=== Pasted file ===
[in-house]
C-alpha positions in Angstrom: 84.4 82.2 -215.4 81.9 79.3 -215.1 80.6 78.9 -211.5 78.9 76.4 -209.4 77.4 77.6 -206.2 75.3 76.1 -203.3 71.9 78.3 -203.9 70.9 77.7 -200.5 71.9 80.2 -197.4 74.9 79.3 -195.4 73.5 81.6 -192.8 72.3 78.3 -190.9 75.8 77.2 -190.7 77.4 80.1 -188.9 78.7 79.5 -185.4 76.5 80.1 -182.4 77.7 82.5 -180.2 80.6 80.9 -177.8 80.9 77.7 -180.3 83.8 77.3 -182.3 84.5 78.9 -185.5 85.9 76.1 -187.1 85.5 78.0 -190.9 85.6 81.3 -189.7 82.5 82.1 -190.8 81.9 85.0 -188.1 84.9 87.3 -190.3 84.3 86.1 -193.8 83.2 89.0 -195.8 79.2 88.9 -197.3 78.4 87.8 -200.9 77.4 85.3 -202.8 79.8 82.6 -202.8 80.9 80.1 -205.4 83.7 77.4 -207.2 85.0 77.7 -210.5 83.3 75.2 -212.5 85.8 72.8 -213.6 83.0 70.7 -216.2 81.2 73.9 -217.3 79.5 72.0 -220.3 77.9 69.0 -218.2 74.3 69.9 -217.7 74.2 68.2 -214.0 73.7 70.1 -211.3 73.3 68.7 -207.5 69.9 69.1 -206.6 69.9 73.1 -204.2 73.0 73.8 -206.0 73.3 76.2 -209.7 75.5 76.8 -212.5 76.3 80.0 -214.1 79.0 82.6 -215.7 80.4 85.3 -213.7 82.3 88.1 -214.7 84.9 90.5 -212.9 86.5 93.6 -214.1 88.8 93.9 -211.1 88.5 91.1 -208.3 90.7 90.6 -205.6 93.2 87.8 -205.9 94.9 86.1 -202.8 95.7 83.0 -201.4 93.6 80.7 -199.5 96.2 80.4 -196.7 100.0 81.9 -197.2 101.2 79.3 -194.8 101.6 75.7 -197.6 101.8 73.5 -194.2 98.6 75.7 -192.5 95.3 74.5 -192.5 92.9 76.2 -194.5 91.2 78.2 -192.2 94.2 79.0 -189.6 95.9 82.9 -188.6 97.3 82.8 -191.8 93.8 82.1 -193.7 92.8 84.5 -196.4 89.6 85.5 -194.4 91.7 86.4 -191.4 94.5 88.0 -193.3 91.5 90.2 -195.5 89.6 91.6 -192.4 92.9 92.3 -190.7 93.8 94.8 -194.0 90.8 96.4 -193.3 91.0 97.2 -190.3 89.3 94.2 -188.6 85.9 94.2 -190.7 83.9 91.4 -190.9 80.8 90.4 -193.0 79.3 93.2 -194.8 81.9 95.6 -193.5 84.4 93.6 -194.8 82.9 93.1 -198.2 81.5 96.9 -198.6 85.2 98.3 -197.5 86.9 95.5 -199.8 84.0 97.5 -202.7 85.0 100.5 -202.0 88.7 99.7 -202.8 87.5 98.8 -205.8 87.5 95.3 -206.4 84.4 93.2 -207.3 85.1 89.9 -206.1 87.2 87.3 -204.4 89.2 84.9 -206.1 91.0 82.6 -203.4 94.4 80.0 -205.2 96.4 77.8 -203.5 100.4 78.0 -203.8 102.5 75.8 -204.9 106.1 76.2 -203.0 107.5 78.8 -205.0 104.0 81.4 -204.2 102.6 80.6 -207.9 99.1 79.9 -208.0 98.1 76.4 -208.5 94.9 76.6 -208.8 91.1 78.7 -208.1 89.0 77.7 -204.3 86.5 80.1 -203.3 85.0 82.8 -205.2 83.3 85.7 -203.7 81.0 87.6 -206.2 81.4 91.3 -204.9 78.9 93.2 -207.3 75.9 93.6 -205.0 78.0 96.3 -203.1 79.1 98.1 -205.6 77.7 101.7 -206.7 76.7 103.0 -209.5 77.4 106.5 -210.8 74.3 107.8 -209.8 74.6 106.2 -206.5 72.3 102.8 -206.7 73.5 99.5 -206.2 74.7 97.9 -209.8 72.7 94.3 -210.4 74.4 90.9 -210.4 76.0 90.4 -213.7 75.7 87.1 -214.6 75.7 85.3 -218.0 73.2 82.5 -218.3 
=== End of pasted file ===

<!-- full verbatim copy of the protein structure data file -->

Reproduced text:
[in-house]
C-alpha positions in Angstrom: 84.4 82.2 -215.4 81.9 79.3 -215.1 80.6 78.9 -211.5 78.9 76.4 -209.4 77.4 77.6 -206.2 75.3 76.1 -203.3 71.9 78.3 -203.9 70.9 77.7 -200.5 71.9 80.2 -197.4 74.9 79.3 -195.4 73.5 81.6 -192.8 72.3 78.3 -190.9 75.8 77.2 -190.7 77.4 80.1 -188.9 78.7 79.5 -185.4 76.5 80.1 -182.4 77.7 82.5 -180.2 80.6 80.9 -177.8 80.9 77.7 -180.3 83.8 77.3 -182.3 84.5 78.9 -185.5 85.9 76.1 -187.1 85.5 78.0 -190.9 85.6 81.3 -189.7 82.5 82.1 -190.8 81.9 85.0 -188.1 84.9 87.3 -190.3 84.3 86.1 -193.8 83.2 89.0 -195.8 79.2 88.9 -197.3 78.4 87.8 -200.9 77.4 85.3 -202.8 79.8 82.6 -202.8 80.9 80.1 -205.4 83.7 77.4 -207.2 85.0 77.7 -210.5 83.3 75.2 -212.5 85.8 72.8 -213.6 83.0 70.7 -216.2 81.2 73.9 -217.3 79.5 72.0 -220.3 77.9 69.0 -218.2 74.3 69.9 -217.7 74.2 68.2 -214.0 73.7 70.1 -211.3 73.3 68.7 -207.5 69.9 69.1 -206.6 69.9 73.1 -204.2 73.0 73.8 -206.0 73.3 76.2 -209.7 75.5 76.8 -212.5 76.3 80.0 -214.1 79.0 82.6 -215.7 80.4 85.3 -213.7 82.3 88.1 -214.7 84.9 90.5 -212.9 86.5 93.6 -214.1 88.8 93.9 -211.1 88.5 91.1 -208.3 90.7 90.6 -205.6 93.2 87.8 -205.9 94.9 86.1 -202.8 95.7 83.0 -201.4 93.6 80.7 -199.5 96.2 80.4 -196.7 100.0 81.9 -197.2 101.2 79.3 -194.8 101.6 75.7 -197.6 101.8 73.5 -194.2 98.6 75.7 -192.5 95.3 74.5 -192.5 92.9 76.2 -194.5 91.2 78.2 -192.2 94.2 79.0 -189.6 95.9 82.9 -188.6 97.3 82.8 -191.8 93.8 82.1 -193.7 92.8 84.5 -196.4 89.6 85.5 -194.4 91.7 86.4 -191.4 94.5 88.0 -193.3 91.5 90.2 -195.5 89.6 91.6 -192.4 92.9 92.3 -190.7 93.8 94.8 -194.0 90.8 96.4 -193.3 91.0 97.2 -190.3 89.3 94.2 -188.6 85.9 94.2 -190.7 83.9 91.4 -190.9 80.8 90.4 -193.0 79.3 93.2 -194.8 81.9 95.6 -193.5 84.4 93.6 -194.8 82.9 93.1 -198.2 81.5 96.9 -198.6 85.2 98.3 -197.5 86.9 95.5 -199.8 84.0 97.5 -202.7 85.0 100.5 -202.0 88.7 99.7 -202.8 87.5 98.8 -205.8 87.5 95.3 -206.4 84.4 93.2 -207.3 85.1 89.9 -206.1 87.2 87.3 -204.4 89.2 84.9 -206.1 91.0 82.6 -203.4 94.4 80.0 -205.2 96.4 77.8 -203.5 100.4 78.0 -203.8 102.5 75.8 -204.9 106.1 76.2 -203.0 107.5 78.8 -205.0 104.0 81.4 -204.2 102.6 80.6 -207.9 99.1 79.9 -208.0 98.1 76.4 -208.5 94.9 76.6 -208.8 91.1 78.7 -208.1 89.0 77.7 -204.3 86.5 80.1 -203.3 85.0 82.8 -205.2 83.3 85.7 -203.7 81.0 87.6 -206.2 81.4 91.3 -204.9 78.9 93.2 -207.3 75.9 93.6 -205.0 78.0 96.3 -203.1 79.1 98.1 -205.6 77.7 101.7 -206.7 76.7 103.0 -209.5 77.4 106.5 -210.8 74.3 107.8 -209.8 74.6 106.2 -206.5 72.3 102.8 -206.7 73.5 99.5 -206.2 74.7 97.9 -209.8 72.7 94.3 -210.4 74.4 90.9 -210.4 76.0 90.4 -213.7 75.7 87.1 -214.6 75.7 85.3 -218.0 73.2 82.5 -218.3 